INSIGHT: Why Kiwi exporters should beware of e-commerce

INSIGHT: Why Kiwi exporters should beware of e-commerce

The recent New Balance case should be a big wake up call for Kiwi companies exporting to Asian markets.

The recent New Balance case should be a big wake up call for Kiwi companies exporting to Asian markets, especially those capitalising on e-commerce to do so.

Selling online is a great idea as it gives companies ready access to untapped consumer markets - especially in China, where the emerging middle class’ demand for foreign goods is hard to service except by e-commerce platforms, and for those consumers that are in more remote areas of China.

The reach of e-commerce is far and wide; at it is expanding at a rapid pace. But beware; the risks that come with it are significantly larger too.

New Balance Athletic Shoe, Inc. the US sportswear and shoe giant, was recently ordered to pay $22m in damages for infringing a trade mark – the largest amount awarded in China’s Guangzhou Court history for a trade mark case.

James & Wells Head of Asia Division, Johnathan Chen, says that with e-commerce growing incredibly fast in China it’s a very tempting avenue for Kiwi companies wanting to increase sales to take, but they need to be careful.

“The New Balance example shows that Chinese courts really mean business and will take action against ‘blatant infringers’,” he says.

“It gave the benefit of the doubt to the original IP rights owner, even over a huge international company.”

In 2006 New Balance set up a Chinese subsidiary and marketed its products under the Chinese brand ‘Xinbailun’ (which references ‘New (Xin) Balance (Bailun)’).

However, the brand ‘Bailun’ had already been registered in 1996 by a private businessman in relation to shoes, hats and other clothing.

He subsequently registered a series of related marks, which included ‘Xinbailun’, and was granted trade mark rights in 2008.

He then sued New Balance in 2011, who claimed they were innocent because they did not know of the other trademarks. New Balance also claimed that ‘Xinbailun’ was merely a direct translation of ‘New Balance’.

That defence was overruled as New Balance had actually unsuccessfully tried to have both of the trade mark registrations removed by the China Trademark Office.

Furthermore, ‘Xinbailun’ was not deemed to be the only Chinese translation for New Balance, as evidence was found that New Balance had numerous Chinese versions of its brand including ‘Niubailun’ and ‘Xinpingheng’.

New Balance was deemed to have misled the general public into associating ‘Xinbailun’ with itself, thereby taking away from the local businessman (or the rightful owner), the opportunity to develop market share.

The huge award of damages was based on the profit New Balance had generated in this market, a large portion of which was through online sales, which is where Kiwi exporters are at increasing risk of getting caught out.

Chen says he sees Kiwi companies who haven’t thought about their IP position in the Chinese market reasonably often, and it is increasingly worrying.

“The size of the damages awarded shows that the Chinese courts are now dealing with what they regard as “blatant infringers” very seriously, and is ready to make an example of them as a warning to others,” he says.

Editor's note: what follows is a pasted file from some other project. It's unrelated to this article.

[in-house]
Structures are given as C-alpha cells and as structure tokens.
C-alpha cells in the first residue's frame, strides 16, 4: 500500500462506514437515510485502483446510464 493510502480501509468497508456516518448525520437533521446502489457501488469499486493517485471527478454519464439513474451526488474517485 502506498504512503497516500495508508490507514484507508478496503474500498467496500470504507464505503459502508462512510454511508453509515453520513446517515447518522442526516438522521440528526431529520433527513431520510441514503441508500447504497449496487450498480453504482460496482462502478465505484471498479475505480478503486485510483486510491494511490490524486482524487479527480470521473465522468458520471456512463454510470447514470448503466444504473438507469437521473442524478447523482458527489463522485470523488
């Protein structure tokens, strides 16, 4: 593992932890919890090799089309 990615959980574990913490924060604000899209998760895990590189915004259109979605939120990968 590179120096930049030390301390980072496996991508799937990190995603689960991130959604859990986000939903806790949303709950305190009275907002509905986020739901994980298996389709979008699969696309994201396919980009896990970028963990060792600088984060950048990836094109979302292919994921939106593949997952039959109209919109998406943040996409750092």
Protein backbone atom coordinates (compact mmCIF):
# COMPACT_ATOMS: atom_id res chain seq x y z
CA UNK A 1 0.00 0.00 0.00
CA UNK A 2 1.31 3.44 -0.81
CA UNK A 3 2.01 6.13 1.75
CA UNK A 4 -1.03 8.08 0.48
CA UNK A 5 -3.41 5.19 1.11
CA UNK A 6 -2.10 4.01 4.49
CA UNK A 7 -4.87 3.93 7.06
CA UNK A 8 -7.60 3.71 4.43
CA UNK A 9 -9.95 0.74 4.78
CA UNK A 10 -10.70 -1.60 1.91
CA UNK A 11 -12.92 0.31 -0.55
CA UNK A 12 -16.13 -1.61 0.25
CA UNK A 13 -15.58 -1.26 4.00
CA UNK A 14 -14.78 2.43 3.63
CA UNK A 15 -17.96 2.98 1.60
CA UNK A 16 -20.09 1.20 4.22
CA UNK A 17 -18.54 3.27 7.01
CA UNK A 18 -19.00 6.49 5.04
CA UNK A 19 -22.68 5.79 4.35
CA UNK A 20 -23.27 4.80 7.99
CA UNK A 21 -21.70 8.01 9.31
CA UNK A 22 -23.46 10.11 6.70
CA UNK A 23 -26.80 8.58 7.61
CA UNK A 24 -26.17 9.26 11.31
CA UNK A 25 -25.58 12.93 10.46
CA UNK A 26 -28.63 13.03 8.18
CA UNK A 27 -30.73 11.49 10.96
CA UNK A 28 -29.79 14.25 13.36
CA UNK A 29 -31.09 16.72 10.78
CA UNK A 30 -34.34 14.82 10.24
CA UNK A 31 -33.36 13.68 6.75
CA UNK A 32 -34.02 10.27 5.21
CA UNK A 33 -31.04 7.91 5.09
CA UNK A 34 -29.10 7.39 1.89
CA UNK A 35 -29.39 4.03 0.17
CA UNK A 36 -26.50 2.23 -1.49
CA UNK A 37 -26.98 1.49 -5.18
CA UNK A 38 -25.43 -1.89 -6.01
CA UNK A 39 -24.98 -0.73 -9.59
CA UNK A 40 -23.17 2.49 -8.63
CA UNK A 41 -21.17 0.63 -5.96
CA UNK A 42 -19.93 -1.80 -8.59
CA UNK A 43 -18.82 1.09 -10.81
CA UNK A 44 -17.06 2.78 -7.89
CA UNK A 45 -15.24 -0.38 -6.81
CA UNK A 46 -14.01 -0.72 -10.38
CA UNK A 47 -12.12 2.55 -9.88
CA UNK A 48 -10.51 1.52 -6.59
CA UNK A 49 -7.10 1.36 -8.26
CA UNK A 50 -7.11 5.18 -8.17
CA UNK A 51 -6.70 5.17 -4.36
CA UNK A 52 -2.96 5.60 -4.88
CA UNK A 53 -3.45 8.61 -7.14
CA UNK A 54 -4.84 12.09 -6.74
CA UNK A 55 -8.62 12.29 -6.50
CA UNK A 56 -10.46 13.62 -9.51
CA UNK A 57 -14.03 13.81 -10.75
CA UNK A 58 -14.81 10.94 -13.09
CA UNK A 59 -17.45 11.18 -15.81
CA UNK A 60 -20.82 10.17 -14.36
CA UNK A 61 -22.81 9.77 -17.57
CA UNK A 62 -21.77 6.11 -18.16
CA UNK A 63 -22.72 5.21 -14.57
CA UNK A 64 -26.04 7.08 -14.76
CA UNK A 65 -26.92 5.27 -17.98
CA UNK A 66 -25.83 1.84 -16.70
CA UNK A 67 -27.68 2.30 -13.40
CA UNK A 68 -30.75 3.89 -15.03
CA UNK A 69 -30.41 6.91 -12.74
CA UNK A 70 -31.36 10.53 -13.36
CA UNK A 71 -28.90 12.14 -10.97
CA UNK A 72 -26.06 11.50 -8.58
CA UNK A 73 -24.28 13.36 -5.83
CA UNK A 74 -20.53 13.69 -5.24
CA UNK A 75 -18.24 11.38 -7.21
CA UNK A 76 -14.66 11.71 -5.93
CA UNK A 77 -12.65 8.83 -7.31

“It makes e-commerce platforms more accountable for IP infringement, and there are more agencies to enforce IP rights.

“While it is easy to feel sorry for New Balance, and slam the opportunistic approach of the smaller player in this instance, it should be noted that New Balance should never have let its Chinese brand catch that much traction, knowing that there were problematically similar marks in the market.”

Chen believes it is common for Kiwi companies to fail to consider their brand position in the market before looking to export overseas, and end up being stung by it.

Many Kiwi companies do not know what their Chinese brand means. Some of them do not even know that they have a Chinese brand, let alone have control over it, as a local Mandarin brand can be given to the Kiwi product by distributors, retailers or even the public so that they have a name Chinese consumers can pronounce.

“A lot of Kiwi companies who export to China do not understand the importance of the equivalent Chinese branding,” Chen adds.

“It is even more worrying when they say “our Chinese distributors have that side of things sorted.

“You are basically opening door to them holding you hostage, by owning and controlling your Chinese brands in Chinese speaking markets.

“The New Balance case should act as a good lesson for Kiwi companies. It shows the value of a Chinese brand, as well as the importance of understanding your IP position, and having a good IP strategy to go along with your portfolio of rights.”

With that in mind, Kiwi exporters need to make sure they’re got the right IP advice and strategy in place; otherwise there is a real risk they too will end up with a hefty fine rather than the profit they expect.

Chen heads the James & Wells Asia Division, he was born in China but came to New Zealand from a young age, and has close ties to China and Taiwan through both sides of his family.

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